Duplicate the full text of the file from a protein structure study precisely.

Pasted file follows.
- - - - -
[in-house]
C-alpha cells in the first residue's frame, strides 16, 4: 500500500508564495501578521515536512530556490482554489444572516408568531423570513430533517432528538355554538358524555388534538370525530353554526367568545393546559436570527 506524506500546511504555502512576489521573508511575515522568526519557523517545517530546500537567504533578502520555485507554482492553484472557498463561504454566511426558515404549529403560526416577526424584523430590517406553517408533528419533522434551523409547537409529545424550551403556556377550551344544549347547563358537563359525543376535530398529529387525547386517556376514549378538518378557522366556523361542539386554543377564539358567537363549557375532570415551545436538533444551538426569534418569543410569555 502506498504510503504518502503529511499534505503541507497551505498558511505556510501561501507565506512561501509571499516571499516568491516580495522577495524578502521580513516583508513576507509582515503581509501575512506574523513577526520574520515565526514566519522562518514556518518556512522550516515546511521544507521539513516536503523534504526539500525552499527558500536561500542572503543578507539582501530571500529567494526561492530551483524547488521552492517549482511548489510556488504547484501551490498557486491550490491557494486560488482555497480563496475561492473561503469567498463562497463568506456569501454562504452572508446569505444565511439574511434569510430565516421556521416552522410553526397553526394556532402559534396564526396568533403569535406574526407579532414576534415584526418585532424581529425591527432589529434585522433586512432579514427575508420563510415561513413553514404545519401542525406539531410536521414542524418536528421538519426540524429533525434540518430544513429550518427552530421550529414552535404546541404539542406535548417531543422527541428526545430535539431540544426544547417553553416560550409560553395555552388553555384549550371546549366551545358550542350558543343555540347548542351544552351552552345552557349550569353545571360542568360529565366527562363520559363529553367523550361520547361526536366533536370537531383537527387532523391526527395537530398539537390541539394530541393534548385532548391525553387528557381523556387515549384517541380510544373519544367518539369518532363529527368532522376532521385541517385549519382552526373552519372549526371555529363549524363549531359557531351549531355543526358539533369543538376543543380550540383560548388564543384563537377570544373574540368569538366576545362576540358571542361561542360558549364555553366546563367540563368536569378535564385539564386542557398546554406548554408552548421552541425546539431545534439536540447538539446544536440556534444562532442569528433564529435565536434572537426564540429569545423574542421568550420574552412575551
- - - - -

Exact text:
[in-house]
C-alpha cells in the first residue's frame, strides 16, 4: 500500500508564495501578521515536512530556490482554489444572516408568531423570513430533517432528538355554538358524555388534538370525530353554526367568545393546559436570527 506524506500546511504555502512576489521573508511575515522568526519557523517545517530546500537567504533578502520555485507554482492553484472557498463561504454566511426558515404549529403560526416577526424584523430590517406553517408533528419533522434551523409547537409529545424550551403556556377550551344544549347547563358537563359525543376535530398529529387525547386517556376514549378538518378557522366556523361542539386554543377564539358567537363549557375532570415551545436538533444551538426569534418569543410569555 502506498504510503504518502503529511499534505503541507497551505498558511505556510501561501507565506512561501509571499516571499516568491516580495522577495524578502521580513516583508513576507509582515503581509501575512506574523513577526520574520515565526514566519522562518514556518518556512522550516515546511521544507521539513516536503523534504526539500525552499527558500536561500542572503543578507539582501530571500529567494526561492530551483524547488521552492517549482511548489510556488504547484501551490498557486491550490491557494486560488482555497480563496475561492473561503469567498463562497463568506456569501454562504452572508446569505444565511439574511434569510430565516421556521416552522410553526397553526394556532402559534396564526396568533403569535406574526407579532414576534415584526418585532424581529425591527432589529434585522433586512432579514427575508420563510415561513413553514404545519401542525406539531410536521414542524418536528421538519426540524429533525434540518430544513429550518427552530421550529414552535404546541404539542406535548417531543422527541428526545430535539431540544426544547417553553416560550409560553395555552388553555384549550371546549366551545358550542350558543343555540347548542351544552351552552345552557349550569353545571360542568360529565366527562363520559363529553367523550361520547361526536366533536370537531383537527387532523391526527395537530398539537390541539394530541393534548385532548391525553387528557381523556387515549384517541380510544373519544367518539369518532363529527368532522376532521385541517385549519382552526373552519372549526371555529363549524363549531359557531351549531355543526358539533369543538376543543380550540383560548388564543384563537377570544373574540368569538366576545362576540358571542361561542360558549364555553366546563367540563368536569378535564385539564386542557398546554406548554408552548421552541425546539431545534439536540447538539446544536440556534444562532442569528433564529435565536434572537426564540429569545423574542421568550420574552412575551